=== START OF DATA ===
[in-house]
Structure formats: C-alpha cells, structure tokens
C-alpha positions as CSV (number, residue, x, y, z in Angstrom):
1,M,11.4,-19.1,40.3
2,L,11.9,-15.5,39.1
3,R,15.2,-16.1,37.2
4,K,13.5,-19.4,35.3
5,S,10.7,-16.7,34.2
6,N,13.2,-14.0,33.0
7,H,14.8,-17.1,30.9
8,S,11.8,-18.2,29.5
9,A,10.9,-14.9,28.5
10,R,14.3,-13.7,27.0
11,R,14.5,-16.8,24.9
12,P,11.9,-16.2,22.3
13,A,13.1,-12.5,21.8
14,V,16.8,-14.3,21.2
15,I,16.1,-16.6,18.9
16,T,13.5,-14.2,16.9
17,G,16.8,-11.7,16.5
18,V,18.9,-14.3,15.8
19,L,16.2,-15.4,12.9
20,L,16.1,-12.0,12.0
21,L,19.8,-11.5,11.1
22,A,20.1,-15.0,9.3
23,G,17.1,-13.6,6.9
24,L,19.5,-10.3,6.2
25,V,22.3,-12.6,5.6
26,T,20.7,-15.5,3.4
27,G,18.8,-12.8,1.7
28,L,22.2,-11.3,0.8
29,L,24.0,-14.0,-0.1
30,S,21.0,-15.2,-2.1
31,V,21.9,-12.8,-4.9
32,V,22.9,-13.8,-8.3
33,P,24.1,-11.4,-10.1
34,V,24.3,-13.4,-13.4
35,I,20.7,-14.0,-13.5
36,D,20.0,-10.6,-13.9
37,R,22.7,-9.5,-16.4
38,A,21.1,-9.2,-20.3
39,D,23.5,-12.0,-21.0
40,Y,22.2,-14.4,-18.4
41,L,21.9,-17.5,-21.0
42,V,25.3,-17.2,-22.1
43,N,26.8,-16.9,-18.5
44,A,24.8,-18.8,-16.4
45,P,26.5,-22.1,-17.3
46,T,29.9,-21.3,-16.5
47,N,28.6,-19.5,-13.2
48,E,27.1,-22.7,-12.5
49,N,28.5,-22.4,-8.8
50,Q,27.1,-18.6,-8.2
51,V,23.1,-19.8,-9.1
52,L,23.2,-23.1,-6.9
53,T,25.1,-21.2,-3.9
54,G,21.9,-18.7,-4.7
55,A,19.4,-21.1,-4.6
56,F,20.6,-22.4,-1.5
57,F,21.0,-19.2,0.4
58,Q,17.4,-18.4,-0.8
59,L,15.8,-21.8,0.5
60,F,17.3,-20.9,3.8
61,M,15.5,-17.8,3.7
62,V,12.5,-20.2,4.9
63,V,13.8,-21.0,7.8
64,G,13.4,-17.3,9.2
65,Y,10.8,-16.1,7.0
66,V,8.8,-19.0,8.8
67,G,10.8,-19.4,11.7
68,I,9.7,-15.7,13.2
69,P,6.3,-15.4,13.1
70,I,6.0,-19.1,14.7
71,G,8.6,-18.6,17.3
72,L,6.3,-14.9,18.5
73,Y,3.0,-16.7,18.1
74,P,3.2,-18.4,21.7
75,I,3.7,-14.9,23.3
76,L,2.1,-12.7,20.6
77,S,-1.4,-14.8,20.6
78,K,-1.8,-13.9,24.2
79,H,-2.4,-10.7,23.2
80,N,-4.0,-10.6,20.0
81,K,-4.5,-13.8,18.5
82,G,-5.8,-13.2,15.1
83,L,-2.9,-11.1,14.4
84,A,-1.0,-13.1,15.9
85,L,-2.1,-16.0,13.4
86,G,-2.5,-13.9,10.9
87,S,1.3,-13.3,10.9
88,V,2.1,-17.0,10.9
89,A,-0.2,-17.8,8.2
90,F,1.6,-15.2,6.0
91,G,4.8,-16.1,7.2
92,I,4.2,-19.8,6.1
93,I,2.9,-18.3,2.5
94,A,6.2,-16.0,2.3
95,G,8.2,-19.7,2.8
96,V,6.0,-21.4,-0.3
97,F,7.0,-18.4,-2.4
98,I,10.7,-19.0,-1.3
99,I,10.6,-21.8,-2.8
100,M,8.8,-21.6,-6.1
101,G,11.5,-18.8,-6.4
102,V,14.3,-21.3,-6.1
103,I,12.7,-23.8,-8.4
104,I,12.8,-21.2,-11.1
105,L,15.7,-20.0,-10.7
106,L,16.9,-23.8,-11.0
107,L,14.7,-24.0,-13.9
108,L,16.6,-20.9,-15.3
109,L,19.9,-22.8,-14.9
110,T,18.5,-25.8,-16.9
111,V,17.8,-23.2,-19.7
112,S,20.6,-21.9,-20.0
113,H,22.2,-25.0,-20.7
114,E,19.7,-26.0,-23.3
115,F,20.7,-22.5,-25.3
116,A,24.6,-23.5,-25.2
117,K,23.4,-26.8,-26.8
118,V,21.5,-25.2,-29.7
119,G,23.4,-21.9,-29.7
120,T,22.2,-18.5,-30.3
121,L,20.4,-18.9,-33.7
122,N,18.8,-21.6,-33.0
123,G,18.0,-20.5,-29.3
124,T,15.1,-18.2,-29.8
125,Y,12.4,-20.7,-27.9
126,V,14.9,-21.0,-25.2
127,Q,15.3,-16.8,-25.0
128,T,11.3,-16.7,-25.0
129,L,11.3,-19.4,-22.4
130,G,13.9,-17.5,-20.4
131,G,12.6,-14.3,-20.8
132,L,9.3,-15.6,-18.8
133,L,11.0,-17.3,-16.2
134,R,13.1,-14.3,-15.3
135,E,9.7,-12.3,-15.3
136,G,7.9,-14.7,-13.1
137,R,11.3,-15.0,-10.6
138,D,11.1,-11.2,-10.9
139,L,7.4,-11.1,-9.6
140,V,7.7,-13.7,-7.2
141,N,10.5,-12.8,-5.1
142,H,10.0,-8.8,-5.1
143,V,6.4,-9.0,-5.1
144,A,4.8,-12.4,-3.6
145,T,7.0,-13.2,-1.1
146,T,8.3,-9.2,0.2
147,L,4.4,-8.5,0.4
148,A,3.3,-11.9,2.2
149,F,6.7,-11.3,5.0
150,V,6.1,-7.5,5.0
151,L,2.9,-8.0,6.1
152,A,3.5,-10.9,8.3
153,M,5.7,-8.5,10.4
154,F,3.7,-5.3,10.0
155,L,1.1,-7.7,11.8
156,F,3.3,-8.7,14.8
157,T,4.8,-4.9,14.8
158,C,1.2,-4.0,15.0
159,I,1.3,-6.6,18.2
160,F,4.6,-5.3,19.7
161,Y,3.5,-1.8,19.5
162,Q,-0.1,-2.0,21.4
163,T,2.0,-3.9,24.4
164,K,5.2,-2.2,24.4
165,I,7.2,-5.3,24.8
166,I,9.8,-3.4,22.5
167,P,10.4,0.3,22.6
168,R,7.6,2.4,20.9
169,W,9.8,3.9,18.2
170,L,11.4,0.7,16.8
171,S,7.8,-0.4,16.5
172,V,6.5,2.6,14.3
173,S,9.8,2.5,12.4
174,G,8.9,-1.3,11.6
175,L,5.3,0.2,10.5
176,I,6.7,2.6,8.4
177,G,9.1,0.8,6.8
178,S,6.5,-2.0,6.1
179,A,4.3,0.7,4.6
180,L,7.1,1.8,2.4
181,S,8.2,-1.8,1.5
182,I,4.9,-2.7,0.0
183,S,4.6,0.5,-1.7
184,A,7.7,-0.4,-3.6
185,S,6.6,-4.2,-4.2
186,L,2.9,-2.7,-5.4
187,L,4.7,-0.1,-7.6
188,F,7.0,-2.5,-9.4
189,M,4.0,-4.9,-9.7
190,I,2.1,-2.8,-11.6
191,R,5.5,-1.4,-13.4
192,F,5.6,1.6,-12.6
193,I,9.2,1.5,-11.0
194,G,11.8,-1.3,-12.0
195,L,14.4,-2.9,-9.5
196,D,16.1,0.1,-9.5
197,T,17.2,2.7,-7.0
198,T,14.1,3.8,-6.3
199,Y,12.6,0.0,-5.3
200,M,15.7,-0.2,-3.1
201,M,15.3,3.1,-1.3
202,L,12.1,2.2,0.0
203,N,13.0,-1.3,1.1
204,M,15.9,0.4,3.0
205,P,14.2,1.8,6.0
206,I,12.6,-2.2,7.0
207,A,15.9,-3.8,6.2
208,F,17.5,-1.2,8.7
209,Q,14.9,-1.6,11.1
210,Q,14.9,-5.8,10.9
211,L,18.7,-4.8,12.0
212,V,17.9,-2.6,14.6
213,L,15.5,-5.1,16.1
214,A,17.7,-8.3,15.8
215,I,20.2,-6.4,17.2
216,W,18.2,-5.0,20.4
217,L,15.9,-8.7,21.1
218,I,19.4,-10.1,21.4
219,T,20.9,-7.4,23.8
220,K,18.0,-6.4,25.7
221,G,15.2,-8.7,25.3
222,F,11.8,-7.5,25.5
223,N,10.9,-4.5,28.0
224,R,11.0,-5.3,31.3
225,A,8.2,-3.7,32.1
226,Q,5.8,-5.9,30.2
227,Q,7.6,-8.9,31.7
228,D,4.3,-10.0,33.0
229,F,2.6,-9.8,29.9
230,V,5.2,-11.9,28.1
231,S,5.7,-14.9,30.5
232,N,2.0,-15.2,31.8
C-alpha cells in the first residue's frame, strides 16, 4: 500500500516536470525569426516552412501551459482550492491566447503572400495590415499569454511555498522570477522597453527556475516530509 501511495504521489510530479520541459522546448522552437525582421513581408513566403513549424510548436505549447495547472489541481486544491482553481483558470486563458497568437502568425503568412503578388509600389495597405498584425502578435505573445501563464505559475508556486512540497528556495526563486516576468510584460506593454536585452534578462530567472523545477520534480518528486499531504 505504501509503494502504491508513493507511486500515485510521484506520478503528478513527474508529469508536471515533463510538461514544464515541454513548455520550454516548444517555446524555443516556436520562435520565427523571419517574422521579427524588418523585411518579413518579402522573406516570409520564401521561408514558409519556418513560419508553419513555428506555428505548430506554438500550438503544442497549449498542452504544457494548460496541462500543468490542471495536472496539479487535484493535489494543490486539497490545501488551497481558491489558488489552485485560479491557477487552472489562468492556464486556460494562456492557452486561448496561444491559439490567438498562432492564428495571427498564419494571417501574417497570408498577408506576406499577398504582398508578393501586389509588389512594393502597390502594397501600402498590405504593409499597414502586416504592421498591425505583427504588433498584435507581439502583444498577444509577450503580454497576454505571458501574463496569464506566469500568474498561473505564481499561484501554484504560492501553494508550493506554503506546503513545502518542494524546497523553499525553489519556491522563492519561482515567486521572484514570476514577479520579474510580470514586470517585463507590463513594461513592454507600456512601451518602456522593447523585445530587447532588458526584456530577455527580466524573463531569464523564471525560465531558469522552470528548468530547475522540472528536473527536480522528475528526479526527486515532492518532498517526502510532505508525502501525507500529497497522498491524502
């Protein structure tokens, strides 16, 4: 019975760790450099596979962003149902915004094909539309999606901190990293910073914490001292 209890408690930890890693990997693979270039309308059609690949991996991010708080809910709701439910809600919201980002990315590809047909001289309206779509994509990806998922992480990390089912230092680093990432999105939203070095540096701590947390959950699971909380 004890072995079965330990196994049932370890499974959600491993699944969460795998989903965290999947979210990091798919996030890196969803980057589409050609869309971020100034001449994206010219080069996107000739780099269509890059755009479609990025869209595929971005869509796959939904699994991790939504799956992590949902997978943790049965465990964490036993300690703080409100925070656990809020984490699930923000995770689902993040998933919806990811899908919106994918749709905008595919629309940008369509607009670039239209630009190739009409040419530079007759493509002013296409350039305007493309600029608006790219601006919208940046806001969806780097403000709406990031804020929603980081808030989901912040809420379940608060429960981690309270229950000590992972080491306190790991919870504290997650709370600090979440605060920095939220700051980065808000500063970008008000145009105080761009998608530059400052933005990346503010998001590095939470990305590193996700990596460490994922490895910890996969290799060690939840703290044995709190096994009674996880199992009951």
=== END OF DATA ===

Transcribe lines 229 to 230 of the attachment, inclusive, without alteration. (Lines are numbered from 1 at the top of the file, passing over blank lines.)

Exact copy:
226,Q,5.8,-5.9,30.2
227,Q,7.6,-8.9,31.7